Ukrainian Family in US Stays Close to Relatives amid Fears

LONG BEACH, Calif. (AP) — Hanna Tverdokhlib has held her phone as if it were glued to her hand since the Russian invasion of Ukraine last week.

When she isn’t watching news on it, she is texting her cousins and close friends back home or checking their Facebook posts, hoping her cousins are still safe in the bunker underneath their Kiev apartment building, which is where they shelter when the sirens go off.

Waiting to hear back from them is like waiting for death, said Tverdokhlib, 37. “We are asking them every day, texting, ‘How are you guys?’ They give me a few words. It’s super hard.”

She, her husband and their son left their home in a small western city of Ukraine in 2020 and moved to Long Beach, where she stiches together income from her jobs as a nursing assistant, video curator and Lyft driver. Her husband works as a freelance photographer.

They’re among more than 1 million people in the U.S. who report Ukrainian ancestry, according to the Census, with sizable populations in New York City, Chicago, Seattle, Sacramento and Los Angeles. Many are trying to donate money and supplies to their loved ones in Ukraine, seeking advice from immigration attorneys about how to get family here and pleading for world leaders to intervene more forcefully.

With son, Volodymyr, holding a Ukrainian flag he made, Hanna Tverdokhlib, a 37-year-old Ukrainian immigrant, flashes a three-finger salute to her sister on a video chat in her apartment Tuesday, March 1, 2022, in Long Beach, Calif. (AP Photo/Jae C. Hong)

Russian forces pressed their war Thursday on Ukraine, seizing a strategic seaport and threatening to overtake a major energy hub even as the two sides met in Belarus and negotiated safe corridors to evacuate citizens. The United Nations says 1 million people have fled Ukraine since the Russian assault started.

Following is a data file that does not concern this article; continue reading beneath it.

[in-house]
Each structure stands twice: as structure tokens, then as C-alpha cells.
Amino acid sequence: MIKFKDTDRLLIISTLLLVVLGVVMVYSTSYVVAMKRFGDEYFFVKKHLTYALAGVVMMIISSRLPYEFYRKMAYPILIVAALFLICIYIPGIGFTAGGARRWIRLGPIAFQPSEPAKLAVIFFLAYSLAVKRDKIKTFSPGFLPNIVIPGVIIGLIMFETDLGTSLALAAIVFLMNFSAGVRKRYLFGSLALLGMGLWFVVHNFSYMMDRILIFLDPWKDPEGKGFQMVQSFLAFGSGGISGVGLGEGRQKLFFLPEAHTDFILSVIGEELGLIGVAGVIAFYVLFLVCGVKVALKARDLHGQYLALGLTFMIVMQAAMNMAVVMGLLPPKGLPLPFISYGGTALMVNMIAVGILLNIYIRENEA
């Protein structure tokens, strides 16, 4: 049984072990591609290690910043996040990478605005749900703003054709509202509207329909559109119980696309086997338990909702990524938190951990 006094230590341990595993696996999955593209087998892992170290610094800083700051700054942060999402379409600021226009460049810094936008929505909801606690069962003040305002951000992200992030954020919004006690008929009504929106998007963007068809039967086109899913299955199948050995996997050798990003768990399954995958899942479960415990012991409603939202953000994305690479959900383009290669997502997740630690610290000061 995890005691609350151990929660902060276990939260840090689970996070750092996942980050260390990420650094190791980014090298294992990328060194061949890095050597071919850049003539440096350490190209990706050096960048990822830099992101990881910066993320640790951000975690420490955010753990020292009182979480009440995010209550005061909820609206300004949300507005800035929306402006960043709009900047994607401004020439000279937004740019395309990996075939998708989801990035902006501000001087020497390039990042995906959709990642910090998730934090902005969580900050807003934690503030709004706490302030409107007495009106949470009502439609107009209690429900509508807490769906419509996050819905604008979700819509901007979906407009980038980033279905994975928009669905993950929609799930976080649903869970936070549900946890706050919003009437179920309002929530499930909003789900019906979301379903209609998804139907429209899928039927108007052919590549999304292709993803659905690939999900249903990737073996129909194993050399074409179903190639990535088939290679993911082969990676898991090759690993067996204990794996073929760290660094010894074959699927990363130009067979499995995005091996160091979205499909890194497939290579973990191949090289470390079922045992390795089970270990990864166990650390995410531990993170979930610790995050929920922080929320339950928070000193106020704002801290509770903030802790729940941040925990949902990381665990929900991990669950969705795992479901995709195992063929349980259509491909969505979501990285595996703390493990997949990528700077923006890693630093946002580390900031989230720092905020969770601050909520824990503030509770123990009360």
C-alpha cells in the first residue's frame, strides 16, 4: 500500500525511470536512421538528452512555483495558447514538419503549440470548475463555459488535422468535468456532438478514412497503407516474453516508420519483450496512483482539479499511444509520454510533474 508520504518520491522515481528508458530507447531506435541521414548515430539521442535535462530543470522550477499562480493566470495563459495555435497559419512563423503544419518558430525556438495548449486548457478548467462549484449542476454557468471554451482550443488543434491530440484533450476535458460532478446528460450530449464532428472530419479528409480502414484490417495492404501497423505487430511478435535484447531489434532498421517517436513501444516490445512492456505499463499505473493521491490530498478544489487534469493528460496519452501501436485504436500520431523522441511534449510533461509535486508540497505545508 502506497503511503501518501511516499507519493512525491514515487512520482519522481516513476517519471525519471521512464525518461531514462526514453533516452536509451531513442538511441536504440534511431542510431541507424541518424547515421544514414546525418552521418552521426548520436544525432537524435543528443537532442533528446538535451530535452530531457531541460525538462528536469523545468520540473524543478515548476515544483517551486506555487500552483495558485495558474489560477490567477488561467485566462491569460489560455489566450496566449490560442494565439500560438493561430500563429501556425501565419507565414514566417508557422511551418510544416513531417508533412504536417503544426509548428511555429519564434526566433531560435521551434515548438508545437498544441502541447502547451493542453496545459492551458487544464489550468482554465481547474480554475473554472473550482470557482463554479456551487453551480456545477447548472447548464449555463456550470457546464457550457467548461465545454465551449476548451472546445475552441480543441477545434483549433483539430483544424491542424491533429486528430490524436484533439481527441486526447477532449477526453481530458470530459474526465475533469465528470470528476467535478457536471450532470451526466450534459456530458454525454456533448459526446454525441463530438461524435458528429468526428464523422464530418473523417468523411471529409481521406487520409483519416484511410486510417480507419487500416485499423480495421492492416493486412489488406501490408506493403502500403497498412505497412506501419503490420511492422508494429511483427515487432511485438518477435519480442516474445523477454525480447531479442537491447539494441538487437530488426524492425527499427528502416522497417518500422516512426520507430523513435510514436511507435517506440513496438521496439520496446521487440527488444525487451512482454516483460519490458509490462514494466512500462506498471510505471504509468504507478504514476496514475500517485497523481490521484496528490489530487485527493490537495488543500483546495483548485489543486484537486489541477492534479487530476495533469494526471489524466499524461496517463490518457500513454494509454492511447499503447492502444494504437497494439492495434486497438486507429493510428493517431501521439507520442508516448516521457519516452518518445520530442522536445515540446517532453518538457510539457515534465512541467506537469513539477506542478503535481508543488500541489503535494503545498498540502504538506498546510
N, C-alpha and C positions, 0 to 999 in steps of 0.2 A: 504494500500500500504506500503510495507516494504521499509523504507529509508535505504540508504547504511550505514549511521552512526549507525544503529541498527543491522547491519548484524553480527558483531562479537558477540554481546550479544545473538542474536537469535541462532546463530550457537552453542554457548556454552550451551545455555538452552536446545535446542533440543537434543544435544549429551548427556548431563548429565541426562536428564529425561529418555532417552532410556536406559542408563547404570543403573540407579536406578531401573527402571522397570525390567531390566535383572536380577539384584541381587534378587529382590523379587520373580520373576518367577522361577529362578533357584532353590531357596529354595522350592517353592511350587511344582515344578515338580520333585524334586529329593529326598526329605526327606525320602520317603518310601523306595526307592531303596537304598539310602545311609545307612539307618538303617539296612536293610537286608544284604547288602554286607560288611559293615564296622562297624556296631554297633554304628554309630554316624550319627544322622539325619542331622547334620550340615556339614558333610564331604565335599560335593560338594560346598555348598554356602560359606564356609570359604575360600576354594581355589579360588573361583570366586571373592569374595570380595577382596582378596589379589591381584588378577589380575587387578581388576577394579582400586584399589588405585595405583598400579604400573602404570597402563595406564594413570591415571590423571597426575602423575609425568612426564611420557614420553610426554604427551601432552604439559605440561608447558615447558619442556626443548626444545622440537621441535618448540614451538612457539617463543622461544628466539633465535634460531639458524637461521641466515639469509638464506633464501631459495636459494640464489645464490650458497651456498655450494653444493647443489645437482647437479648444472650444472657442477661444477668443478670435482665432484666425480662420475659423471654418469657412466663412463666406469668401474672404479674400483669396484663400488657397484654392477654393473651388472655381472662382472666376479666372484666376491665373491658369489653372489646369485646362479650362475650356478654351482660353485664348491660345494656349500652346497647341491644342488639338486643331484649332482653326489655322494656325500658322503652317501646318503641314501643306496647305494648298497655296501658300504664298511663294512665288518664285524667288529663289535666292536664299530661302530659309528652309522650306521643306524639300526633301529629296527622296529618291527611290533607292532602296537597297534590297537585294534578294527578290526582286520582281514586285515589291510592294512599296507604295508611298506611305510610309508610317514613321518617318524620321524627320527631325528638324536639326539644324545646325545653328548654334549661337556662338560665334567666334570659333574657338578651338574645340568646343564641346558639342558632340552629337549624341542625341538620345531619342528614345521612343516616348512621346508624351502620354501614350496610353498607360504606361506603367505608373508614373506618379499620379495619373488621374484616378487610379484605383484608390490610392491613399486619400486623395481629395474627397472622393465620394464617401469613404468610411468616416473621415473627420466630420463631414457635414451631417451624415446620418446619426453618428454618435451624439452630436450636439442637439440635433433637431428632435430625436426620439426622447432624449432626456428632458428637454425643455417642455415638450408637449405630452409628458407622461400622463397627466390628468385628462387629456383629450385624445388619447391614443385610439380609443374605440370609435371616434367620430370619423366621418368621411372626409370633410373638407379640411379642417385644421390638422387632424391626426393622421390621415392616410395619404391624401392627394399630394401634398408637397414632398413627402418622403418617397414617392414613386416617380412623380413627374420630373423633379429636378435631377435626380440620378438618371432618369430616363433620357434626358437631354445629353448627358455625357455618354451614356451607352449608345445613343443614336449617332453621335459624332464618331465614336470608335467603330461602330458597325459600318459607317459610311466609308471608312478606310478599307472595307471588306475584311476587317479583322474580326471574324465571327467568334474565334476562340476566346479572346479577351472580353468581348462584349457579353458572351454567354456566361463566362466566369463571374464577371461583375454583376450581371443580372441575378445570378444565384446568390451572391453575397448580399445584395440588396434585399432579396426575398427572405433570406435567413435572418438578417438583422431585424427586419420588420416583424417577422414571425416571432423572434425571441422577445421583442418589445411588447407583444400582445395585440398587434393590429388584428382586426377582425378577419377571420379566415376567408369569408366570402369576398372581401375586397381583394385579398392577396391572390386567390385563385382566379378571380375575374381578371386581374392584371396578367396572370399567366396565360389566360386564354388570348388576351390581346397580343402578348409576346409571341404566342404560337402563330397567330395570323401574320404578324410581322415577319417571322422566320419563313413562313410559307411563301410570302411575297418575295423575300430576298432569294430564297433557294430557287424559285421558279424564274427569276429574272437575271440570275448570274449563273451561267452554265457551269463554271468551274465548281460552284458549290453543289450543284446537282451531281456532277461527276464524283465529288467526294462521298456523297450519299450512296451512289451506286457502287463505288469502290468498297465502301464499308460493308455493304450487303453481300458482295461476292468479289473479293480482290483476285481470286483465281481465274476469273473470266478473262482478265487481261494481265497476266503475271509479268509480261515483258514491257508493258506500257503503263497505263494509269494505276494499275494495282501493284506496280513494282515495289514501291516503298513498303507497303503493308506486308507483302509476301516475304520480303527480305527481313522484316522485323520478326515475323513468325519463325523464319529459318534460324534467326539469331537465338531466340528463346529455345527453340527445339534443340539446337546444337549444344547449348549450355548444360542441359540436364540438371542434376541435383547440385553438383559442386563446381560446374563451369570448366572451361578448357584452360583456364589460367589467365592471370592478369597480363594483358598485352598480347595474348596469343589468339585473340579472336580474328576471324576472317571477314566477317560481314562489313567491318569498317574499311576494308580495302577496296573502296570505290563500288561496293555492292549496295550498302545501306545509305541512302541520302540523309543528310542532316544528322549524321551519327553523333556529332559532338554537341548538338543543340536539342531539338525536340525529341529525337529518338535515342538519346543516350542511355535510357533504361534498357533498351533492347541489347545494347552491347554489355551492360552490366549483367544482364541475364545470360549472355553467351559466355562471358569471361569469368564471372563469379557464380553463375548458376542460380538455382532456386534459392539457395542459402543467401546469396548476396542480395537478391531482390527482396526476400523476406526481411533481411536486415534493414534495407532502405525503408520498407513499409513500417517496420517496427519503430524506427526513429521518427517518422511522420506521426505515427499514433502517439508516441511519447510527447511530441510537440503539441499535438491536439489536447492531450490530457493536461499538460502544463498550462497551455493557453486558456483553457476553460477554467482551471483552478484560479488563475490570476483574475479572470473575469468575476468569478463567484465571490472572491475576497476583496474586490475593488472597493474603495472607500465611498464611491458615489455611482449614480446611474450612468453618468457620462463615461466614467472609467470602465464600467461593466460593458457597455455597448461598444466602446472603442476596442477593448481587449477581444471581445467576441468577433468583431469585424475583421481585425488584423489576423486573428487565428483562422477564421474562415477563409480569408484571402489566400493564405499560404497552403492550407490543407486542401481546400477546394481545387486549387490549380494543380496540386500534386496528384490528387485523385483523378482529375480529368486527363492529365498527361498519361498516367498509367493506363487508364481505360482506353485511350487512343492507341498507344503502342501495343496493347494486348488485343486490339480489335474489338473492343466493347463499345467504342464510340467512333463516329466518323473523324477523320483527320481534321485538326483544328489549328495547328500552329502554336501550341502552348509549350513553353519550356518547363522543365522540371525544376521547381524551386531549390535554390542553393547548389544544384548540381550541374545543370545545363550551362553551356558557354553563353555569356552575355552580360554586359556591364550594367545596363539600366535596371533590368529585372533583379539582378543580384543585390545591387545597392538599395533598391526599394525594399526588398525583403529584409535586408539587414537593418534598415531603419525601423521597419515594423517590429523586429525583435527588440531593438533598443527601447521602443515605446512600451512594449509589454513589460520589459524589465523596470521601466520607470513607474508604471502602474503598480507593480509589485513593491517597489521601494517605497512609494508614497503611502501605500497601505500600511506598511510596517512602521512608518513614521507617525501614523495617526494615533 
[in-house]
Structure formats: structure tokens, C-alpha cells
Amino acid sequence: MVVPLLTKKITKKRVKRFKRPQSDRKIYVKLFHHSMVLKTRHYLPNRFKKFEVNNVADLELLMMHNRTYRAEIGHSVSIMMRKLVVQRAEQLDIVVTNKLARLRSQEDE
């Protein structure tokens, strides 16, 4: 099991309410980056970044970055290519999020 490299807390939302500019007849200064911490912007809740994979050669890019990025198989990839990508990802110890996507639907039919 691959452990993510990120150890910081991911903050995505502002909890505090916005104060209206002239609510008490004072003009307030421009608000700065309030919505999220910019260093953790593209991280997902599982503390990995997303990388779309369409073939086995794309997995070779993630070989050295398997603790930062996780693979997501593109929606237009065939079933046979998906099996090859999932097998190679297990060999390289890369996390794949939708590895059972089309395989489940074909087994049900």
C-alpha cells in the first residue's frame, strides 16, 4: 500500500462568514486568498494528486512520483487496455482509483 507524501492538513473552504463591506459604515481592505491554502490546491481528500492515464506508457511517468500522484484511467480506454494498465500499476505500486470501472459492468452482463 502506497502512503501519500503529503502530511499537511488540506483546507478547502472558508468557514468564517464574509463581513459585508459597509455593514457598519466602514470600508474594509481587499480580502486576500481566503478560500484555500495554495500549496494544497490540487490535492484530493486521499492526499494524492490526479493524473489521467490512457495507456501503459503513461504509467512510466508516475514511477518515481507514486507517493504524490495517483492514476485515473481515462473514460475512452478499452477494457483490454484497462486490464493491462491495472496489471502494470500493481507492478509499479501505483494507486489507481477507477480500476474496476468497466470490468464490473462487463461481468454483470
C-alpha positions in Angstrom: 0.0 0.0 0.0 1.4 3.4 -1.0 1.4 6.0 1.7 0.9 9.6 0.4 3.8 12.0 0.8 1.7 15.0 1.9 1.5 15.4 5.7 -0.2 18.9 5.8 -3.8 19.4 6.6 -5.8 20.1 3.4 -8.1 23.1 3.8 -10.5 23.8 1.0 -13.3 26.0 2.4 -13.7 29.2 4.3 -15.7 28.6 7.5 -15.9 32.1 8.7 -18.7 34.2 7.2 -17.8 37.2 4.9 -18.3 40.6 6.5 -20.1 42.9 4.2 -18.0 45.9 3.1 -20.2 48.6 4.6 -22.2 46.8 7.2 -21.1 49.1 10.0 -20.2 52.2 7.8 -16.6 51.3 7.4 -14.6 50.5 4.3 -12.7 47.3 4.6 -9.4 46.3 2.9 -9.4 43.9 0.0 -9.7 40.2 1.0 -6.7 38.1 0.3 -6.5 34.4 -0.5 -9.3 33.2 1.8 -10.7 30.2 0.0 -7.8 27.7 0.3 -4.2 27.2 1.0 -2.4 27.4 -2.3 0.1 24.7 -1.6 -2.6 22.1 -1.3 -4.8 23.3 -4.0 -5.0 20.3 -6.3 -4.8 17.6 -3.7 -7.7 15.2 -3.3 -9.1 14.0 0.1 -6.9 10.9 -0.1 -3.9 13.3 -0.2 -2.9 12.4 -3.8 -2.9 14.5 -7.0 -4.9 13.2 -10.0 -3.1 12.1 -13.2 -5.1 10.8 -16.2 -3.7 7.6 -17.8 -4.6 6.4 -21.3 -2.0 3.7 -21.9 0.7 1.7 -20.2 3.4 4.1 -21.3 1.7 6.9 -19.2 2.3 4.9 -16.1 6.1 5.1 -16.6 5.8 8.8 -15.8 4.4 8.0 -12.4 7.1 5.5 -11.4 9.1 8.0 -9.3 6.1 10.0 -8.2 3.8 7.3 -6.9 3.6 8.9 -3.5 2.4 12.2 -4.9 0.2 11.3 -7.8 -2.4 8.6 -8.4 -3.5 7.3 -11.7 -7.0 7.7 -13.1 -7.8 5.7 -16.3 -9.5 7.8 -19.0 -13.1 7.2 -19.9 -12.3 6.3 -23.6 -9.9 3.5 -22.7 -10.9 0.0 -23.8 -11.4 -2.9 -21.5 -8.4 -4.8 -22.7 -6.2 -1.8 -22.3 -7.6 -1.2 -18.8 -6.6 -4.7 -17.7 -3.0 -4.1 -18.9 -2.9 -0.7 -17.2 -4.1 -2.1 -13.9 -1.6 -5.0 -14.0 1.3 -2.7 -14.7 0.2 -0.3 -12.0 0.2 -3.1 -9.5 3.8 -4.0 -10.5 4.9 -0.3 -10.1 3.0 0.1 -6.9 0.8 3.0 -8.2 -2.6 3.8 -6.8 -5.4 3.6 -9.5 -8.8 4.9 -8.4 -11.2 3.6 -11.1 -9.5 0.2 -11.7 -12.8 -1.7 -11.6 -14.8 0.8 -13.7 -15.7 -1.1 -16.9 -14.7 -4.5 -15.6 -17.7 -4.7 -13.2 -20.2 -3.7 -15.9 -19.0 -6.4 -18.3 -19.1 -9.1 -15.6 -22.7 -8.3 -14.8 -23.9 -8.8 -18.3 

From halfway around the world, though, Tverdokhlib feels helpless — and guilty for being safe in the United States — as she watches the war unfold, and angry at what she calls Ukraine’s “monster neighbor,” Russia. She tries to stay calm when her texts aren’t immediately returned. But the psychological toll and tears that follow are bearing on her.

“We are safe here in the U.S. But it’s not easier. Your mind can just explode,” she said.

Hanna Tverdokhlib, a 37-year-old Ukrainian immigrant, breaks down in tears after talking on the phone with her friend in Ukraine Tuesday, March 1, 2022, in Long Beach, Calif. (AP Photo/Jae C. Hong)

So she goes to rallies in Southern California to show her support for Ukraine, handing out fliers with QR codes seeking donations. Her 7-year-old son, Volodymyr, draws hearts and messages of support on blue and yellow poster board, for the colors of Ukraine’s flag.

“Russia doesn’t care about anyone,” he says.

On Tuesday night, the family lit candles and placed signs around the Ukrainian genocide memorial in Grand Park, which marks the deaths of millions from the Soviet-engineered famine in 1932-33.

“We try to pray. I don’t know what can — what can else we do?” Tverdokhlib said.

She said the toughest part of all is hearing what her cousin’s children ask: “Mom, would they kill us?”

By JAE C. HONG Associated Press

Embracing her 7-year-old son, Volodymyr, Hanna Tverdokhlib video chats with her sister after placing signs and drawings around a Ukrainian genocide memorial to honor children who were killed in the Russian invasion of Ukraine in Los Angeles, Tuesday, March 1, 2022. (AP Photo/Jae C. Hong)



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